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How to join the bone marrow registry and donate blood in Tampa Bay

The need is great for people of color.
A volunteer instructs Sheena Silva, 37, and her husband, Peter Silva, 41, while they perform cheek swabs during a Feb. 13 drive-through event in support of 8-year-old Jakobe Washington, who is fighting acute lymphoblastic leukemia.
A volunteer instructs Sheena Silva, 37, and her husband, Peter Silva, 41, while they perform cheek swabs during a Feb. 13 drive-through event in support of 8-year-old Jakobe Washington, who is fighting acute lymphoblastic leukemia. [ IVY CEBALLO | Times ]
Published Mar. 11, 2021|Updated Mar. 11, 2021

Every year about 18,000 people across the country are in need of a bone marrow or umbilical cord blood transplant, according to the Health Resources and Services Administration.

Because of disparities in the world’s bone marrow registries, minorities and patients of mixed racial backgrounds face a far greater challenge than their white counterparts in finding a match.

Related: Florida patients of color face barriers to transplants. Is there a simple fix?

Likewise, sickle cell patients — who may need blood transfusions as often as every couple of months — sometimes struggle to find blood type matches.

While roughly 40 percent of the population is eligible to donate blood, only 10 percent of those eligible do.

Experts and advocates say increasing the number of people who join a bone marrow registry or donate blood may address these gaps. Here’s how to register and donate:

Donating blood

Visit oneblood.org and click on the “donate” tab in the upper right hand corner of the homepage. From there, type in your zip code and a list of local Big Red Bus blood drives and donor centers will appear. You can schedule an appointment online.

If you’re interested in hosting a drive, you can book the bus for a blood drive by clicking the “host a blood drive” tab at the top of the homepage.

Joining a registry

Who’s eligible? Those between the ages of 18 and 44 can join a bone marrow registry. The largest one is Be The Match, with 22 million of the world’s 30 million volunteer donors.

How can you join? Live swabbing events occur intermittently. An in-person drive with COVID-19 safety precautions will be held from 10 a.m. to 2 p.m. Saturday, March 13, at Alfred “Al” Barnes Park for Jakobe Washington, a Punta Gorda boy battling leukemia. The park is at 2902 N 32nd St. in Tampa.

Those interested can join Be The Match for free without leaving home by visiting join.bethematch.org/kobe.

On the website, the process includes:

  • Completing a brief health history.
  • Opting to have a cheek swab mailed to your home.
  • Swabbing the inside of each cheek for 10 seconds each using swabs included in the mailed envelope.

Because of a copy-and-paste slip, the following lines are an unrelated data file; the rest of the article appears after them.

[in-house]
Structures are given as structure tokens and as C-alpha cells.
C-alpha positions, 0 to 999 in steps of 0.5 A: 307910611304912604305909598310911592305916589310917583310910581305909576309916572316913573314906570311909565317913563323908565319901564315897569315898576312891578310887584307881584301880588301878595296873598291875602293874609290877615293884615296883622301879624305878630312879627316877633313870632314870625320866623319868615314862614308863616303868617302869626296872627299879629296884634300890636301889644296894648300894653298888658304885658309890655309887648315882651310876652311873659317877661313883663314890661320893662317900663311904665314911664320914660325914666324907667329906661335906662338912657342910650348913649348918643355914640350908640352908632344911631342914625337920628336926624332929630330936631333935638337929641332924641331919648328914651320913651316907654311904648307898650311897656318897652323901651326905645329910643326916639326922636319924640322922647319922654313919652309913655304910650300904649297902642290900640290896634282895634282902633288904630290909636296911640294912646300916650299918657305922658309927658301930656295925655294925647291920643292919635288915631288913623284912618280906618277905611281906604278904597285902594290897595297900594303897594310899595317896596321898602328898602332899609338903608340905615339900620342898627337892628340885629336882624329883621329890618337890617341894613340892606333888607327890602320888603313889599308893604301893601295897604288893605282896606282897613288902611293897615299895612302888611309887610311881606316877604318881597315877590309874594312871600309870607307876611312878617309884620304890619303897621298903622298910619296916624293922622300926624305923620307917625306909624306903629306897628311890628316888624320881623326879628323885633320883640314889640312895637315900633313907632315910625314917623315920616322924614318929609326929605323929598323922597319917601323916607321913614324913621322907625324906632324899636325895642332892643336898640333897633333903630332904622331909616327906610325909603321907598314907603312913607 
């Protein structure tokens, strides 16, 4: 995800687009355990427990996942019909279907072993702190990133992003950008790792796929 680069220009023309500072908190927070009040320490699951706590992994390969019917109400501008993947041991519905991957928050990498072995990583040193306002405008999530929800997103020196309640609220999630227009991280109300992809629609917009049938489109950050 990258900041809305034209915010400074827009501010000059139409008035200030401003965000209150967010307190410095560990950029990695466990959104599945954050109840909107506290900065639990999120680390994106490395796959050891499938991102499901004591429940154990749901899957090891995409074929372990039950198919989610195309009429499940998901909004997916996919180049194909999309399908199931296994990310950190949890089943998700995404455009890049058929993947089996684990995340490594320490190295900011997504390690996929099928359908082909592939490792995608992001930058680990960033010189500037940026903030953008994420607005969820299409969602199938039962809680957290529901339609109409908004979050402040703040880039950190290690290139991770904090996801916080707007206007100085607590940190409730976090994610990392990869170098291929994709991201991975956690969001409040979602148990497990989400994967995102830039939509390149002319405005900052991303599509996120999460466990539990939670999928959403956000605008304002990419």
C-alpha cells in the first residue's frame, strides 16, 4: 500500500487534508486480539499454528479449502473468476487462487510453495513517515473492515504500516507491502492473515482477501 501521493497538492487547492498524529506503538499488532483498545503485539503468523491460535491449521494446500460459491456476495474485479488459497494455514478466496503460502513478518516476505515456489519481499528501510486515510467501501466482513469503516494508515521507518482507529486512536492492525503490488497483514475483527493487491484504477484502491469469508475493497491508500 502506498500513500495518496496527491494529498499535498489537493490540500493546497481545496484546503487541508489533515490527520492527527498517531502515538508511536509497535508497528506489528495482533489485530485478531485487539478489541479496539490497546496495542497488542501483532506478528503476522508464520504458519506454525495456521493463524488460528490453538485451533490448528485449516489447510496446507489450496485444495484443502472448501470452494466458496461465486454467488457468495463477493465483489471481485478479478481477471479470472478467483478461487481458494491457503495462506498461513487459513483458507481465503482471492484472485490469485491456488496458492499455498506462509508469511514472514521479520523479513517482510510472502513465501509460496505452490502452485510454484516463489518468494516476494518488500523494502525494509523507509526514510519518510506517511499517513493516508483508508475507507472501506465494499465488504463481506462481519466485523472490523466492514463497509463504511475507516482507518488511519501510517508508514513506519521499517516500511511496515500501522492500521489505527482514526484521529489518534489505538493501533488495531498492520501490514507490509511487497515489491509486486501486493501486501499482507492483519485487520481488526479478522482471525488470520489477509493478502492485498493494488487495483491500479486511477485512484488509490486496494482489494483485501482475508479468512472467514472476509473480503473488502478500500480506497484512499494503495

• Mail the kit back to Be The Match in the envelope provided with prepaid postage.

This process will add you to the registry, where you will remain through age 60. You will be removed on your 61st birthday.

Individuals who immediately match a patient in need of a transplant will be contacted for additional testing to confirm if they are an ideal match.

About 1 in 430 people on the Be The Match Registry will go on to donate blood stem cells or bone marrow to a patient.

In the vast majority of cases, transplants do not involve the donor entering an operating room. Roughly 90 percent of the time, it’s like donating blood to retrieve stem cells, according to Dr. Michael Nieder, medical director of blood and marrow transplant at Tampa’s Moffitt Cancer Center.

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A balloon heart is seen at a drive-through cheek swabbing event hosted by Be The Match and the Icla da Silva Foundation at WestShore Plaza on Feb. 13 in Tampa. Organizers hoped to find a bone marrow match for 8-year-old Jakobe Washington, who is fighting acute lymphoblastic leukemia at Johns Hopkins All Children's Hospital in St. Petersburg.
A balloon heart is seen at a drive-through cheek swabbing event hosted by Be The Match and the Icla da Silva Foundation at WestShore Plaza on Feb. 13 in Tampa. Organizers hoped to find a bone marrow match for 8-year-old Jakobe Washington, who is fighting acute lymphoblastic leukemia at Johns Hopkins All Children's Hospital in St. Petersburg. [ IVY CEBALLO | Times ]

The Foundation for a Healthy St. Petersburg provides partial funding for Times stories on equity. It does not select story topics and is not involved in the reporting or editing.

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